Read Philippians 2:19-23
19-23 But I hope in Jesus Christ that it will not be long before I can send Timothy to you, and then I shall be cheered by a first-hand account of you and your doings. I have nobody else with a genuine interest in your well-being. All the others seem to be wrapped up in their own affairs and do not really care for the business of Jesus Christ. But you know how Timothy has proved his worth, working with me for the Gospel like a son with his father. (JBP)
Isn’t it good to come across people who are generally reliable, people who keep commitments, people who show up even when it might not be convenient? It could be said that we live in an age of passing enthusiasms. People are more inclined to embrace a one-off cause than support a good work regularly. People are more apt to agree to something knowing they can readily bail out if they change their mind or get too busy.
Paul was aware that too many people were concerned for themselves. Others came a distant second. God’s work was fitted in when possible. He valued people like Timothy who was a dependable colleague. He turned up; he did what he said he would do.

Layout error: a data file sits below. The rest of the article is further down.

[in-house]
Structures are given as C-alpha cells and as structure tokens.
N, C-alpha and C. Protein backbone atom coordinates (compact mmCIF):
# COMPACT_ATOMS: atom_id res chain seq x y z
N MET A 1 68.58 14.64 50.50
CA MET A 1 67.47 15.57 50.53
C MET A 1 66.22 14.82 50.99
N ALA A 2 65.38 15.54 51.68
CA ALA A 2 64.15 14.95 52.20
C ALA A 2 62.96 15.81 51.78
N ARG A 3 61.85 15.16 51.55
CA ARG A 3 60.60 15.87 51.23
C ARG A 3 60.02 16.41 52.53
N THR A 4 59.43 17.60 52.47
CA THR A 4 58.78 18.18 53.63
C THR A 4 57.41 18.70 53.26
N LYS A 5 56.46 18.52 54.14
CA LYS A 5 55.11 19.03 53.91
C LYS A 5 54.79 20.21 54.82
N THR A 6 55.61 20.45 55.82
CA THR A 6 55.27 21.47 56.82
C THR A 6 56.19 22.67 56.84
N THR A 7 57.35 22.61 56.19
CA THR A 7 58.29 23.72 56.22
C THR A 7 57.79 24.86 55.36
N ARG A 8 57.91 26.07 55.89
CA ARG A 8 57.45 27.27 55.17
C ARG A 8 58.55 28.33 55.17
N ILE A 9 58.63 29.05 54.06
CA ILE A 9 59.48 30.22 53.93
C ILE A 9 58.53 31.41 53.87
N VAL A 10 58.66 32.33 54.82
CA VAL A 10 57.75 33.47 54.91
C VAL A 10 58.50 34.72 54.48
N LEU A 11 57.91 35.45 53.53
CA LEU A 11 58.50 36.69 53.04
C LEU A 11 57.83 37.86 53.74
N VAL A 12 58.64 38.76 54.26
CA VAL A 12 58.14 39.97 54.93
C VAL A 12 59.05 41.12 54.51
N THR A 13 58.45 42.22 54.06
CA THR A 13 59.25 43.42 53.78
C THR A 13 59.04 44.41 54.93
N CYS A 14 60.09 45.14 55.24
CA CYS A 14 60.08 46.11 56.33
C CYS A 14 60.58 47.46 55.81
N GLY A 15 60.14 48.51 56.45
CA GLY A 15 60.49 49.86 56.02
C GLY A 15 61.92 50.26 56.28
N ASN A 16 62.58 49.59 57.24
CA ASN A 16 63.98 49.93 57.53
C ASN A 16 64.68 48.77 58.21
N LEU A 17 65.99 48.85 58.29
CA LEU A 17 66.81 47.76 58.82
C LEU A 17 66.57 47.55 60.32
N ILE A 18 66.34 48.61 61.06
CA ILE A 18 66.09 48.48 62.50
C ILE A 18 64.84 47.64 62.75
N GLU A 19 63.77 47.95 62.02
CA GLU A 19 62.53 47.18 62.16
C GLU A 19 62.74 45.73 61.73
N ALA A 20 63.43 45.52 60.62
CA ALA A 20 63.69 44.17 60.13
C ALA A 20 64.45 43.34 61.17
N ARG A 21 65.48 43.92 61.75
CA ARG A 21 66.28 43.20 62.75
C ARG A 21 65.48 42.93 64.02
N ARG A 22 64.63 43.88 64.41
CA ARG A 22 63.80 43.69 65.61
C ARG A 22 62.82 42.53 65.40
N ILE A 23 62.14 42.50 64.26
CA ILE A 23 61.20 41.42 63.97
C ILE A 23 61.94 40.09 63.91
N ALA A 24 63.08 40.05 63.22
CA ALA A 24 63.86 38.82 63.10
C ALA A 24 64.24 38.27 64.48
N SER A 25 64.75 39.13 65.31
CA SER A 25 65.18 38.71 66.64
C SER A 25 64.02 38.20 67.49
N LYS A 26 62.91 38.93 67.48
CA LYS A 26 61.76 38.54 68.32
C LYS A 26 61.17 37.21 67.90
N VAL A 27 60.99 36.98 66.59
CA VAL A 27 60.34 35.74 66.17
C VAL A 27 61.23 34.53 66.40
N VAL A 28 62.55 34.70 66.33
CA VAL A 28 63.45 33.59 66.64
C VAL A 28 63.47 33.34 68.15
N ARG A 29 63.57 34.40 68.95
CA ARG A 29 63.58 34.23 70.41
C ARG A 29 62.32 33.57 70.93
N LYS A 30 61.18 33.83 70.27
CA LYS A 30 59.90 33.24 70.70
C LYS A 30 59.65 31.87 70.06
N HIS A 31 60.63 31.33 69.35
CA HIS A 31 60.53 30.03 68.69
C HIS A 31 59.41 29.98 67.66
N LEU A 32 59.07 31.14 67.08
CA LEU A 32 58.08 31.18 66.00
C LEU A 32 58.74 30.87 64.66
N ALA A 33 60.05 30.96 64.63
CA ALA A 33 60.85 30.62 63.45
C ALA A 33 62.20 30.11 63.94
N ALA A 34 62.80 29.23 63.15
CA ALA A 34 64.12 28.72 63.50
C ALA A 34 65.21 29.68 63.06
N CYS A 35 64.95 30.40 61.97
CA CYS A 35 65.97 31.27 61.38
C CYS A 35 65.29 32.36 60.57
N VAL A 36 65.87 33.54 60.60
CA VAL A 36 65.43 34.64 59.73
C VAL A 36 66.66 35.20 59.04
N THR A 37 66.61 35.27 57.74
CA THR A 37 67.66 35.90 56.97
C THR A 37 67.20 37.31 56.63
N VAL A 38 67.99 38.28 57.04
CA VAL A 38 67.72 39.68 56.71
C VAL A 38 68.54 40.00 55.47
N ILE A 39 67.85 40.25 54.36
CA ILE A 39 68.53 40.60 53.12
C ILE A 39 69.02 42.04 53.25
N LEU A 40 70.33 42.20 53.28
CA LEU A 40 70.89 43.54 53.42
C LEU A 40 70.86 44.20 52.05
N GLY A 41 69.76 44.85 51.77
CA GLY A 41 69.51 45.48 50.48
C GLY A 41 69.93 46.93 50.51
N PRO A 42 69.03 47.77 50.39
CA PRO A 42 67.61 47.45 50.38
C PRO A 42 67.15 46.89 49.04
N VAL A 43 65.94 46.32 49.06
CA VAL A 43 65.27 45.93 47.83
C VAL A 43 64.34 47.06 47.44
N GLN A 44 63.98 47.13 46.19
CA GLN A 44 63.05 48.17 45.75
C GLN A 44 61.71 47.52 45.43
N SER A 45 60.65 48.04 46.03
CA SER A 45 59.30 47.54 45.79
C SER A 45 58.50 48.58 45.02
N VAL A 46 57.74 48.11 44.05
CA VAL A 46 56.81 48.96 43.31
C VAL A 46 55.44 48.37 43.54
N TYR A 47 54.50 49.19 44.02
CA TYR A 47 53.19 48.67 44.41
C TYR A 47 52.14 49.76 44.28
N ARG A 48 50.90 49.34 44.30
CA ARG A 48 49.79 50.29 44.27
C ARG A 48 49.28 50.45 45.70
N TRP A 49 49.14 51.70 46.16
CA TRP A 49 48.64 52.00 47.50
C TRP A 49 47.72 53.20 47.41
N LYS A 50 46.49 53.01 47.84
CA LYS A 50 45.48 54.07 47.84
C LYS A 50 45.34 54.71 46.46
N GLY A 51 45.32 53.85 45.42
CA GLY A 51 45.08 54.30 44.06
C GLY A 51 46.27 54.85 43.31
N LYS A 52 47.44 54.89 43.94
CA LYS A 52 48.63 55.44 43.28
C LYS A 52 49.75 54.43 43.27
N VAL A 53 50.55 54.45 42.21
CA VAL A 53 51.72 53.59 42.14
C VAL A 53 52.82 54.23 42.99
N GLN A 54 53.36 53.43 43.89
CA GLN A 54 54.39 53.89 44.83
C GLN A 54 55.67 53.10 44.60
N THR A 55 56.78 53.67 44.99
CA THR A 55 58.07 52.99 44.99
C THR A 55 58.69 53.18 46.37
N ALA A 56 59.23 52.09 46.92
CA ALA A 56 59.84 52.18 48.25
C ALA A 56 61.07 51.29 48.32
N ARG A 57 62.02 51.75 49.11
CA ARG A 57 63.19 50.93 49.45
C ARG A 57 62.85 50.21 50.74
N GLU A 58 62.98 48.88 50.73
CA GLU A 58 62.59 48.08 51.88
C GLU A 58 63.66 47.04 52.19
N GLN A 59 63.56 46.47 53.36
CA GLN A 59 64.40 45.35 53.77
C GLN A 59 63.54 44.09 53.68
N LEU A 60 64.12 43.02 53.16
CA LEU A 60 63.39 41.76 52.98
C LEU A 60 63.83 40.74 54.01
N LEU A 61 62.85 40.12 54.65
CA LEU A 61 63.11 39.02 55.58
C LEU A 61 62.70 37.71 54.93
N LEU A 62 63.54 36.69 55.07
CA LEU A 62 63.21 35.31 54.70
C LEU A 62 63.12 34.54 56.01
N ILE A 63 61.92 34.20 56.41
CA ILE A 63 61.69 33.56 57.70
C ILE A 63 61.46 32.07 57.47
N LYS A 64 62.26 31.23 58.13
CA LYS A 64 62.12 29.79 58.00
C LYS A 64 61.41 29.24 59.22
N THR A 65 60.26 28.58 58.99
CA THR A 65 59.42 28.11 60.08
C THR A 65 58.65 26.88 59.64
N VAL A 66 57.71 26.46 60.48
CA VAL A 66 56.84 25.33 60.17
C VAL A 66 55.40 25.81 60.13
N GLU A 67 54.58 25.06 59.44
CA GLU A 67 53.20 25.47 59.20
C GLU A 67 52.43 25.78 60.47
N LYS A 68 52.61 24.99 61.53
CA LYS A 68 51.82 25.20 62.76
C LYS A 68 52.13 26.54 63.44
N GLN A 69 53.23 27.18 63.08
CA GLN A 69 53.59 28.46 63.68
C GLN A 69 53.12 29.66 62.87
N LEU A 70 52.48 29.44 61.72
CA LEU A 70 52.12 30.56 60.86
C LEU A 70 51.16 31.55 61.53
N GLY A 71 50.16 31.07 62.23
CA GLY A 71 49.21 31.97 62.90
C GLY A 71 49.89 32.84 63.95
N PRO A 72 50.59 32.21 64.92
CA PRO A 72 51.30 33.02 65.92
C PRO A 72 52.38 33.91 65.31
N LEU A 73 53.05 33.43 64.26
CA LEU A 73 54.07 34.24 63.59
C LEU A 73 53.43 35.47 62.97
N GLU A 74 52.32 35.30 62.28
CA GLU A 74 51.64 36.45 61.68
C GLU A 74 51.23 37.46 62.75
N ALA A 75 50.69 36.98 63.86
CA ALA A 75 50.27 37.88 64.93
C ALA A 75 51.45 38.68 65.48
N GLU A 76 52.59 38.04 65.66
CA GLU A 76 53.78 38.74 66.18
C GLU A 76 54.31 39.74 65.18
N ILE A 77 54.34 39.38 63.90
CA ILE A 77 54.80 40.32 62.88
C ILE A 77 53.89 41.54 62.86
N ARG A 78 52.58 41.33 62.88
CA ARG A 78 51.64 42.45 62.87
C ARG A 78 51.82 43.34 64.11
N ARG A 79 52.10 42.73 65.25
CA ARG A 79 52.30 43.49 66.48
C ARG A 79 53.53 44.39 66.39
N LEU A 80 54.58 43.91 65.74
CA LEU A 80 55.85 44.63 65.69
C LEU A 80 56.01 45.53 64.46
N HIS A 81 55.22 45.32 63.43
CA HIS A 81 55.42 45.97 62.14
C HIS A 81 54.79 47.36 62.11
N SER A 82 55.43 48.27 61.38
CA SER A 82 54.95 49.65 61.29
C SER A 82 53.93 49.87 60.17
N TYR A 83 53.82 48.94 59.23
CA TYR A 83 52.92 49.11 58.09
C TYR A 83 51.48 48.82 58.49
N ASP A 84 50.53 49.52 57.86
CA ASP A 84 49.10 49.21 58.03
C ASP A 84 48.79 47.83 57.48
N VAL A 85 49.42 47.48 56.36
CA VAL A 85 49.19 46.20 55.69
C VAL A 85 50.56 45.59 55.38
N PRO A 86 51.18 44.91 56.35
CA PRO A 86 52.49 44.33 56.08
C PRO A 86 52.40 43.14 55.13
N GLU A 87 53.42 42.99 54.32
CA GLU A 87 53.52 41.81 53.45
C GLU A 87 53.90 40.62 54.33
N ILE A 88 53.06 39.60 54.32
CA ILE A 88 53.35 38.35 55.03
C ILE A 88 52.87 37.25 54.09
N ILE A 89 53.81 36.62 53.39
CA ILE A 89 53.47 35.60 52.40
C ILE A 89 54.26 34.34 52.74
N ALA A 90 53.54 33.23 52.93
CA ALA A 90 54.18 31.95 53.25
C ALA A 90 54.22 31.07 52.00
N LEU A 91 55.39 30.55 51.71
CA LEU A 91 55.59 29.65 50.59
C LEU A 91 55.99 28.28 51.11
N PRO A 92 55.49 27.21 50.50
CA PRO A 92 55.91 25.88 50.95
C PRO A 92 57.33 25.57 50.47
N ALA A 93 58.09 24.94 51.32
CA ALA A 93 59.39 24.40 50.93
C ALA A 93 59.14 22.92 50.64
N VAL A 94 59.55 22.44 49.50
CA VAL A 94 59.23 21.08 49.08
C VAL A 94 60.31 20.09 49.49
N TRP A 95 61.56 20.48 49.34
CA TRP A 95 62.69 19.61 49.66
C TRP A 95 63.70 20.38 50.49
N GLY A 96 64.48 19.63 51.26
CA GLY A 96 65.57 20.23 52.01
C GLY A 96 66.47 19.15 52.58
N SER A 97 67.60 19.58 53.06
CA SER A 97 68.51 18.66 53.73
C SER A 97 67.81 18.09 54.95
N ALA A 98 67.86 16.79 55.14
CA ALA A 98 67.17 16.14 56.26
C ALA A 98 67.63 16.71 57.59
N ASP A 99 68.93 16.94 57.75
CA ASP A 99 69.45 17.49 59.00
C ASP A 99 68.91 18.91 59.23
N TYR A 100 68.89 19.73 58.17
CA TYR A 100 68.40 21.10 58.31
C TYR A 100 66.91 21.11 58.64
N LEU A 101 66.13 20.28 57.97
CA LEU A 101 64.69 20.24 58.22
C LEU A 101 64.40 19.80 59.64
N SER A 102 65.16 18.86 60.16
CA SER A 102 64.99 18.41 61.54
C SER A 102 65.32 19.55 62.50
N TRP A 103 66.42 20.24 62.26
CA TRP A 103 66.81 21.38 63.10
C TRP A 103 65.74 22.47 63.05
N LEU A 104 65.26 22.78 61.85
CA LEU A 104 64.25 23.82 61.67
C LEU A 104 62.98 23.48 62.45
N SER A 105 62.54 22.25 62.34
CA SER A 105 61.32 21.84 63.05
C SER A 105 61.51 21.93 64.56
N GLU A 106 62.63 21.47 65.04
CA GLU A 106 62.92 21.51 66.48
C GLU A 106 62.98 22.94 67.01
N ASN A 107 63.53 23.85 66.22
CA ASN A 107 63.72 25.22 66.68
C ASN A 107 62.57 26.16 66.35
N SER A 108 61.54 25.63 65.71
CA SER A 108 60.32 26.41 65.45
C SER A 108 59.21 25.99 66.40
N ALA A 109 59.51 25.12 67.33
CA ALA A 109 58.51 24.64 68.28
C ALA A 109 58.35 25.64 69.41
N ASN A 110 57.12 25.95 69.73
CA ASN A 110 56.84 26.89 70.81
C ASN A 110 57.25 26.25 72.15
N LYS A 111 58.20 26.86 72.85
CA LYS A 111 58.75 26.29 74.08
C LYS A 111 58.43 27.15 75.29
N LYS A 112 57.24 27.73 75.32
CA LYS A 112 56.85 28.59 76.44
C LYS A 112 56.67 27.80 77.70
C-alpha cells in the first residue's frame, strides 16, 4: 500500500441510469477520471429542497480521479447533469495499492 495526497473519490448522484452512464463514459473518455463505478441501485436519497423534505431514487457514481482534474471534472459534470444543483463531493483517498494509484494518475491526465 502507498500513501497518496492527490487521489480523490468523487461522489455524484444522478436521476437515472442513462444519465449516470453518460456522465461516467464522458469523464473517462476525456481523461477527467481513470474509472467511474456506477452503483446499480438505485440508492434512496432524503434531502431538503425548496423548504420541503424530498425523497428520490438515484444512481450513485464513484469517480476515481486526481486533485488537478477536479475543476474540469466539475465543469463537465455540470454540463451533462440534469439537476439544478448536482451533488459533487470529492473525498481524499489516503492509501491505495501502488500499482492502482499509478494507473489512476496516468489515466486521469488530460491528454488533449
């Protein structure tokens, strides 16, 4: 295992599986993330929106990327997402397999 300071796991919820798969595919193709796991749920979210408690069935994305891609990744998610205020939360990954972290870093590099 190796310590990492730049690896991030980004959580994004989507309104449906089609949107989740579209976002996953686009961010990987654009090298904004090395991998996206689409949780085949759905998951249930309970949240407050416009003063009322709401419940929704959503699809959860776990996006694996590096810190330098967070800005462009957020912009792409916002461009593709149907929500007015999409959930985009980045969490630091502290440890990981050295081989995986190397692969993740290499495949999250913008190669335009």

Sadly that is not always the case in church life. People can lose interest in a commitment when the initial excitement fades. People can take on too much and so end up achieving too little. People can figure that their presence or involvement is not necessary and so bail out. And they can use that most tiresome of excuses, I am so busy. Not realising that busyness is usually something they inflict on themselves.
Reliability and dependability don’t seem like magnetic qualities. But for many of us, they are the core qualities of what makes a person a good friend, a healthy church member, and above all a godly human being.